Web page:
Watch this video to learn more about LAST in customer service.
10. Call Review
Call review sessions are a great tool to get more hands-on work experience and learn by doing. For a call review, get your team together, listen to selected calls and analyze how well it went, spot the issues in the agents’ approach to customers, and come to a conclusion on what could be done better.
14 Customer Service Training Exercises
Customer service training can be fun for everyone. Here are some exercise ideas to help you develop your team’s hard and soft skills.
1. Mock Calls
Mock calls are a great exercise that can precede real conversations with clients. To organize mock calls, prepare different scenarios for common situations that your customer service agents deal with every day.
Then, divide agents into pairs and let them perform a call — one agent should represent a customer and the other — a customer service agent. Observe where your agents face the most difficulties and provide them with tips to help improve their technique.
2. The Game of No
Customers don’t like hearing “no”, so you have to train your agents to avoid using this word. The Game of “No” is a great exercise for agents that helps create more positive responses to customer questions.
During this exercise, one support agent asks all possible questions that require saying “no”. The other support agent should find creative ways to respond while avoiding this word.
3. “Here’s What, This is Why“
Adding more context to their questions can help support agents get more information from a customer. As a result, they can solve customer problems much faster compared to receiving a more general answer.
To organize this game, you have to pick two agents. One agent should ask random questions, and the other — respond. Here is an example:
- What restaurant are you going to today?
After hearing a response, the first agent should proceed with the same question but add more context to it. Here is an example:
- You have an unlimited budget and can choose even the most expensive restaurant in the world. What restaurant are you going to today?
Role-playing can prepare agents for difficult conversations with customers. To do this exercise, work out different scenarios of conversations with customers who swear, never agree, beg for a discount, or keep asking the same questions.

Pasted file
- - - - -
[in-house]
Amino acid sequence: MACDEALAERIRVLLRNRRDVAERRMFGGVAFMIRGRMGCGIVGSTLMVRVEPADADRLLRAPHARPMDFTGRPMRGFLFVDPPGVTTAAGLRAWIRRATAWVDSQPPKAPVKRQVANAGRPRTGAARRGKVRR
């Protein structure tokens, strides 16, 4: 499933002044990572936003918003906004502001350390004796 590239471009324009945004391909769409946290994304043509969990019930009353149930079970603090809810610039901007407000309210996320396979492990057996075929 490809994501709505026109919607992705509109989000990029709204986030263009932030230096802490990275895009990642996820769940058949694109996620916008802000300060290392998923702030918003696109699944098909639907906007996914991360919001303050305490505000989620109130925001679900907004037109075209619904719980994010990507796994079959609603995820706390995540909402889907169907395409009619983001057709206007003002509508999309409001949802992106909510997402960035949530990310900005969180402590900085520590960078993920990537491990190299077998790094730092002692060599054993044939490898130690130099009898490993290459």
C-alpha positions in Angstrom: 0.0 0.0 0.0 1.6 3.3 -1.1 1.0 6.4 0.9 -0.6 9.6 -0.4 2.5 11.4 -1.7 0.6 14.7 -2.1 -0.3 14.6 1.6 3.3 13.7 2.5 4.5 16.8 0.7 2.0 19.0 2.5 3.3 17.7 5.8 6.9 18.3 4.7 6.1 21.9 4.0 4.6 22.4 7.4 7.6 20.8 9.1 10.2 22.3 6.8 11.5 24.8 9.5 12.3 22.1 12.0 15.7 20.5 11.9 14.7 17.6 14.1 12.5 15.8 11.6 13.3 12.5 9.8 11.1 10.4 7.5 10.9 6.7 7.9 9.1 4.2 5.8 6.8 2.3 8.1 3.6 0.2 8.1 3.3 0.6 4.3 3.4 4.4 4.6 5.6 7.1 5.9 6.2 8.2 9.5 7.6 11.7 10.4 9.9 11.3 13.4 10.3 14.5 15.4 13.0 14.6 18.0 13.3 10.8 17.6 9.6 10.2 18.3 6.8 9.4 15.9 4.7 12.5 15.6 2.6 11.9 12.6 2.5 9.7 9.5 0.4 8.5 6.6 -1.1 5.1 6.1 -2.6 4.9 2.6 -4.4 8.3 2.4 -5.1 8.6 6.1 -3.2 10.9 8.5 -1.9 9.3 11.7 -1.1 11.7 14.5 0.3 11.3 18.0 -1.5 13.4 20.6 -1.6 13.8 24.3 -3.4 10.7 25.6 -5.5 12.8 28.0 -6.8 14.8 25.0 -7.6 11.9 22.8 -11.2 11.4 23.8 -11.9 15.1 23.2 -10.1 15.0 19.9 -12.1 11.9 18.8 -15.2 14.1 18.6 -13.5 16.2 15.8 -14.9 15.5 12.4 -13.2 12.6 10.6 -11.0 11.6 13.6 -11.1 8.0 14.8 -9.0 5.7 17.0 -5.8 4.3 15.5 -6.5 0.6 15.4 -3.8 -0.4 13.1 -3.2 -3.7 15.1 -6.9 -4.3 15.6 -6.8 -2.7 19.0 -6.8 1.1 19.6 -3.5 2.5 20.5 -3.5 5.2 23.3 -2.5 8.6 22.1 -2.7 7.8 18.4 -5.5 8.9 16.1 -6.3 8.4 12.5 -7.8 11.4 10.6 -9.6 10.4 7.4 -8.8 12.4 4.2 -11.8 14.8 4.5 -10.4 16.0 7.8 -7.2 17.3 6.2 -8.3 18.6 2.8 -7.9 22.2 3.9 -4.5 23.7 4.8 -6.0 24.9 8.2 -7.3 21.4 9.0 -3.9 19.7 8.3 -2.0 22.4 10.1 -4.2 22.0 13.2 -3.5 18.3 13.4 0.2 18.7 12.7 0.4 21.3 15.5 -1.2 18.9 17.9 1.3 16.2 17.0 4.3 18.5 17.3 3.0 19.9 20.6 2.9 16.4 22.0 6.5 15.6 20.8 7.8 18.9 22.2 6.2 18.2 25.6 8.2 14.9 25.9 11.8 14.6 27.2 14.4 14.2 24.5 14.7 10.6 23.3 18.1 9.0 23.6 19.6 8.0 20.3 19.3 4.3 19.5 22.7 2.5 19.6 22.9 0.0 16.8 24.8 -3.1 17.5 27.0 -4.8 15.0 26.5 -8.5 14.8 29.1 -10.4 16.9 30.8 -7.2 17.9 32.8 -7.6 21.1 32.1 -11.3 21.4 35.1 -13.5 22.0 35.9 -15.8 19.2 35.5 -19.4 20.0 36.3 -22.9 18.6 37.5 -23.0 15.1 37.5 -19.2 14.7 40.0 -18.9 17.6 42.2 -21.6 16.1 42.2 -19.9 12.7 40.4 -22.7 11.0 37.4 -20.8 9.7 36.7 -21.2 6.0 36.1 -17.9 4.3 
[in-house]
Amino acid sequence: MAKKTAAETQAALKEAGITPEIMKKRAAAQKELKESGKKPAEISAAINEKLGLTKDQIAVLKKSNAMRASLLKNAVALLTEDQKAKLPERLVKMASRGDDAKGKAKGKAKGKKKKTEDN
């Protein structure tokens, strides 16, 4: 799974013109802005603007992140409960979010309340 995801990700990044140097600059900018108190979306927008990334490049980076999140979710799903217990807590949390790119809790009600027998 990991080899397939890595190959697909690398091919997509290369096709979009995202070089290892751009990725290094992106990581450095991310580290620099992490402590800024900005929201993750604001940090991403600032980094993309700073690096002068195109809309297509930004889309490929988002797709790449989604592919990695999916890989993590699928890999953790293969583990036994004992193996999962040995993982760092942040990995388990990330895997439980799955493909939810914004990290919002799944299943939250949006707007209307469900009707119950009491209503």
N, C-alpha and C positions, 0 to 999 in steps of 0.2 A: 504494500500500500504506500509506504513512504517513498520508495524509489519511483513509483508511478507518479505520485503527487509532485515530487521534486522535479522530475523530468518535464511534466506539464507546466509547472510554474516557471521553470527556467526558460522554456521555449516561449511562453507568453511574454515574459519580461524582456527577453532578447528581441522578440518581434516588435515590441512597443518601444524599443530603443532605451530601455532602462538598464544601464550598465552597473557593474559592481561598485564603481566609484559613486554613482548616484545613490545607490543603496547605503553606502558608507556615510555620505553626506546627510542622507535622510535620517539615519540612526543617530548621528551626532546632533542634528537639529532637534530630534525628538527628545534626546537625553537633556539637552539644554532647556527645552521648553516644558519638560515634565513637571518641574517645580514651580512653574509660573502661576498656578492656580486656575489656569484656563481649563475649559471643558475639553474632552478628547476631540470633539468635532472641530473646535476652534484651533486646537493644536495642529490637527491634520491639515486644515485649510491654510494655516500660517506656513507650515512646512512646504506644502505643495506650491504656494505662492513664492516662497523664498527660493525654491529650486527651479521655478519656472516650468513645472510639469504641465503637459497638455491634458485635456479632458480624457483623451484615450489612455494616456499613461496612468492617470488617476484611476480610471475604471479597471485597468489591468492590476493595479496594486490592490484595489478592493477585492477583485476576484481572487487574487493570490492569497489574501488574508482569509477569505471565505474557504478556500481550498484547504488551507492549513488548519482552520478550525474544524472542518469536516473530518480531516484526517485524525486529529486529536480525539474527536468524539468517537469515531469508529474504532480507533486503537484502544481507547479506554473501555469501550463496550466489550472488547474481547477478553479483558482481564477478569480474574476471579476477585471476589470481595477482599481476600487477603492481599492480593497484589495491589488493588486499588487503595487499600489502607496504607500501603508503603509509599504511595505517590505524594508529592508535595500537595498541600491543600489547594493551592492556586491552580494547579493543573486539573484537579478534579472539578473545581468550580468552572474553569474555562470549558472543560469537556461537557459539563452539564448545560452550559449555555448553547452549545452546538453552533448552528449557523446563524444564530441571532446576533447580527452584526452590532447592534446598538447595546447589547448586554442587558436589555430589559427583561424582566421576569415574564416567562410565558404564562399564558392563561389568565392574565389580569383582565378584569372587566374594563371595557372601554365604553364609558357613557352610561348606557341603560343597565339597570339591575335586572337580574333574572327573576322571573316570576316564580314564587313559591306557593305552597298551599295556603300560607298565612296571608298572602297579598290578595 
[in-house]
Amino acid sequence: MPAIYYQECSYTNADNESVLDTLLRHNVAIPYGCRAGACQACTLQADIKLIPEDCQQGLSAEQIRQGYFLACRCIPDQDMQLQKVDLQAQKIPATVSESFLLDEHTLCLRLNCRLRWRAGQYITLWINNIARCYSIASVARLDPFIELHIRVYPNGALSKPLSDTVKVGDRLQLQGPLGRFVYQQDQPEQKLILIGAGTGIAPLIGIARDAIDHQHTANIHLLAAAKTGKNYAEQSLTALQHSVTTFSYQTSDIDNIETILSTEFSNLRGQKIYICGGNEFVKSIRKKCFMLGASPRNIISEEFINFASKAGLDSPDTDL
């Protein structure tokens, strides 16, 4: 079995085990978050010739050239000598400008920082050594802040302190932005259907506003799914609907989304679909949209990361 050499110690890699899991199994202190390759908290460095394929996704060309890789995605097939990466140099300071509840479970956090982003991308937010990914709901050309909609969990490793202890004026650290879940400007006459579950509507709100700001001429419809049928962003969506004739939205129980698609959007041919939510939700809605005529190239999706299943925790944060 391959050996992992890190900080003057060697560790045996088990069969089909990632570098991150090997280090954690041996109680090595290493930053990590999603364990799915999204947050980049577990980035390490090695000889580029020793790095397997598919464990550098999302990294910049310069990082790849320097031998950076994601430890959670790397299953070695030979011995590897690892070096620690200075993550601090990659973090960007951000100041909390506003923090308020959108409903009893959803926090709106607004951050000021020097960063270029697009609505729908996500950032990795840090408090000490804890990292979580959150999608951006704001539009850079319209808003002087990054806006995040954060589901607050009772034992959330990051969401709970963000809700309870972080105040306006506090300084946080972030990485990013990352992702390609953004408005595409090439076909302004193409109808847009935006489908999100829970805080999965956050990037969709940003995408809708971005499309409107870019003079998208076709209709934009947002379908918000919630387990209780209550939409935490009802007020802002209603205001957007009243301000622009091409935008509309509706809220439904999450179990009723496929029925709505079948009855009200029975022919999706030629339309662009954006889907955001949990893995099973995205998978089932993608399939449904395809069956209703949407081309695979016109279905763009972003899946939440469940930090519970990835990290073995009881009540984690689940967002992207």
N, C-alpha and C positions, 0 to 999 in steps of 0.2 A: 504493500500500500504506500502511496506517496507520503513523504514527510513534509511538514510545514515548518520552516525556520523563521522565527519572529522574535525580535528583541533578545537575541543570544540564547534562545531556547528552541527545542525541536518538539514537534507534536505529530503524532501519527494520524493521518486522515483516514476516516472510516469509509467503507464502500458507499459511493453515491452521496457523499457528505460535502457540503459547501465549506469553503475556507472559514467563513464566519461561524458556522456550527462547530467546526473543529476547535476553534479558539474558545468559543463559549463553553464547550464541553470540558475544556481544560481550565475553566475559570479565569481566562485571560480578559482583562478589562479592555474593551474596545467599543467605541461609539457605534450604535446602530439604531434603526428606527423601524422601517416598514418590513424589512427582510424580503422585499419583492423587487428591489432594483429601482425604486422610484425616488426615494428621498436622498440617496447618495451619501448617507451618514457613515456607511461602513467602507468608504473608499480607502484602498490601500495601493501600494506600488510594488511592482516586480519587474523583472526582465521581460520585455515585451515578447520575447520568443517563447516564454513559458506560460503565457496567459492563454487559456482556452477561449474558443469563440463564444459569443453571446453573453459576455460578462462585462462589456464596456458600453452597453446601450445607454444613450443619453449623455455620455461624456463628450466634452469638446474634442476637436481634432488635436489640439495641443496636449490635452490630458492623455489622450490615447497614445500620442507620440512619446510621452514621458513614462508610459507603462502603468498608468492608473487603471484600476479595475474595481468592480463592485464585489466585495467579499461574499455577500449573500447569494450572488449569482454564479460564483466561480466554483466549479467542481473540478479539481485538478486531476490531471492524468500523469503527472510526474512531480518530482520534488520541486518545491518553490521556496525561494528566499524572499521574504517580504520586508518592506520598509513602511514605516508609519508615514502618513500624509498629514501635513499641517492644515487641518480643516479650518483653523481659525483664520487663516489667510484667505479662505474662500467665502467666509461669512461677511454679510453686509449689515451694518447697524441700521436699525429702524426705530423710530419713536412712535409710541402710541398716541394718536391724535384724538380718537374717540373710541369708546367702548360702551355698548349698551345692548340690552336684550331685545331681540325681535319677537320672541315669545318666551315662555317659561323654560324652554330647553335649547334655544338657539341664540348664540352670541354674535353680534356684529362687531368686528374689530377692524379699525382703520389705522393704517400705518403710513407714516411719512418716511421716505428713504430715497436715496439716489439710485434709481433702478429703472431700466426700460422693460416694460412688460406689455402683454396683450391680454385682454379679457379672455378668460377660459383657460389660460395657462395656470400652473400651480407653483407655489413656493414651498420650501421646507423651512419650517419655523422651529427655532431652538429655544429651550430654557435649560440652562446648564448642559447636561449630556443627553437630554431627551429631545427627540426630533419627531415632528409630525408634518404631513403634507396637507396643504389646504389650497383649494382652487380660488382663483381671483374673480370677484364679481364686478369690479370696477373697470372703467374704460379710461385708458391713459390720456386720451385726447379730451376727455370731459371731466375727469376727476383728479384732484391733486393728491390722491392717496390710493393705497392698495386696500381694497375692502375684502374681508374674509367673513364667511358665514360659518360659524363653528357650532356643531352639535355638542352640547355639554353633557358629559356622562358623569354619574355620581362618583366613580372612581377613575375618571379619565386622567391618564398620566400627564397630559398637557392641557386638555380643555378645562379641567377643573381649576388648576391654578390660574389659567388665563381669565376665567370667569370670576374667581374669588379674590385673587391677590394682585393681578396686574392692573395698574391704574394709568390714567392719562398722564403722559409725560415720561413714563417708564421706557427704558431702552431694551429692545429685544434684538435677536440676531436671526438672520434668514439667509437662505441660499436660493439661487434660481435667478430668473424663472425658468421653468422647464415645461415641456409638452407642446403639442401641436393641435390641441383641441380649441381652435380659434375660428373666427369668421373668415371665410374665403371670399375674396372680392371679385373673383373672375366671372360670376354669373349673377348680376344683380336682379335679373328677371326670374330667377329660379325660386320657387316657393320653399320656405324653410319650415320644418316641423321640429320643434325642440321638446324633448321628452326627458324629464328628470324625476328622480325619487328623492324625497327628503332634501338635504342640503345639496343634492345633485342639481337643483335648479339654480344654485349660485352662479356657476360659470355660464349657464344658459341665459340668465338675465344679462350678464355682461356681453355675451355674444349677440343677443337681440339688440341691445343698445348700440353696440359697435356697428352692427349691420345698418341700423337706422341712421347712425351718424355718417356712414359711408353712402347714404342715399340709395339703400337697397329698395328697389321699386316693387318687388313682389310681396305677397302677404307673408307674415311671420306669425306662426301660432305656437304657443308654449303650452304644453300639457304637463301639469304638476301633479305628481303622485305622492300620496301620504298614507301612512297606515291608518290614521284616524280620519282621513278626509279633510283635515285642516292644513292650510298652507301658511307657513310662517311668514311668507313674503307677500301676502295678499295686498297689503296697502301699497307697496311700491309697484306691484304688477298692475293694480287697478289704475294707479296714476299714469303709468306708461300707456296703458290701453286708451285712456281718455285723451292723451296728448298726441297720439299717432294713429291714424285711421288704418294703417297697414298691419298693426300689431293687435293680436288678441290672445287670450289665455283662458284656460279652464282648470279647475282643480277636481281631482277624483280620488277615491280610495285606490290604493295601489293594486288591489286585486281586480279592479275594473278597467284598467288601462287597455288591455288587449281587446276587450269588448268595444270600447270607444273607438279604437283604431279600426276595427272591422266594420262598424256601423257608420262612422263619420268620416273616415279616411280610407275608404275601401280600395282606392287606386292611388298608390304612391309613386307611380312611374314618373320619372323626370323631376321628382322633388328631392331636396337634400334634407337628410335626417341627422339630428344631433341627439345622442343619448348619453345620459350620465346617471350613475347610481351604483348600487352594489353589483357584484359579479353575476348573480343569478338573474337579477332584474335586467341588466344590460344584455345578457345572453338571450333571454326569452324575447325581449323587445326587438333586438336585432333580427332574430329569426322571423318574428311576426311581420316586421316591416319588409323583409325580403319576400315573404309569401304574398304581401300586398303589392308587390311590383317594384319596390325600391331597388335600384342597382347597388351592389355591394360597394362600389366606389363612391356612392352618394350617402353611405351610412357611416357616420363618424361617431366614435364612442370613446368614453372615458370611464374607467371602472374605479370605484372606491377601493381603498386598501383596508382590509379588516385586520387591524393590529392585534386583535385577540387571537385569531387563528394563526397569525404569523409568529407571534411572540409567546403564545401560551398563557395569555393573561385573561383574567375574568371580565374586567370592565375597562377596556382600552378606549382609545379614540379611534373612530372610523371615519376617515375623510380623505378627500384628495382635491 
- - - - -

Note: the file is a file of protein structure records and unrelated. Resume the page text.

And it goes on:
Next, organize a role-playing session where the first agent plays a role of a difficult customer and the other one — offers help.
5. Crisis Management
Prepare a description of a crisis with no direct solution. Next, divide your customer service team into two groups and assign them the task of finding a solution to a crisis. Once they are ready to present their solutions, ask them to explain why they have chosen their approach.
6. Lunch and Learn
“Lunch and learn” exercise involves organizing a group lunch where customer service agents can share their presentations.
These presentations can deal with any topic — their vacations, hobby, or favorite book. The idea here is to provide reps with more space to practice their communication skills and explain new things in an approachable way.
7. “Yes We Can”
“Yes We Can” game is another tool to train agents to avoid saying “no” to customers.
Group your team in a circle and give them their name tags. Next, ask them to think about three requests they can ask any of their colleagues. Once everyone is ready, ask the first agent to choose another agent to whom they want to voice their request.
The agent who responds to a request should decline without saying “no”. After they provide a response, let the next pair of agents repeat the sequence.
Meditation is a tried-and-tested way to relieve stress and relax — meditation helps improve anxiety 60% of the time.
That’s why you have to encourage your agents to set their work aside when they need to bounce back from a difficult conversation with a customer and meditate. You can also think of dedicating a separate room for those who want to meditate in silence.
9. Personality Tests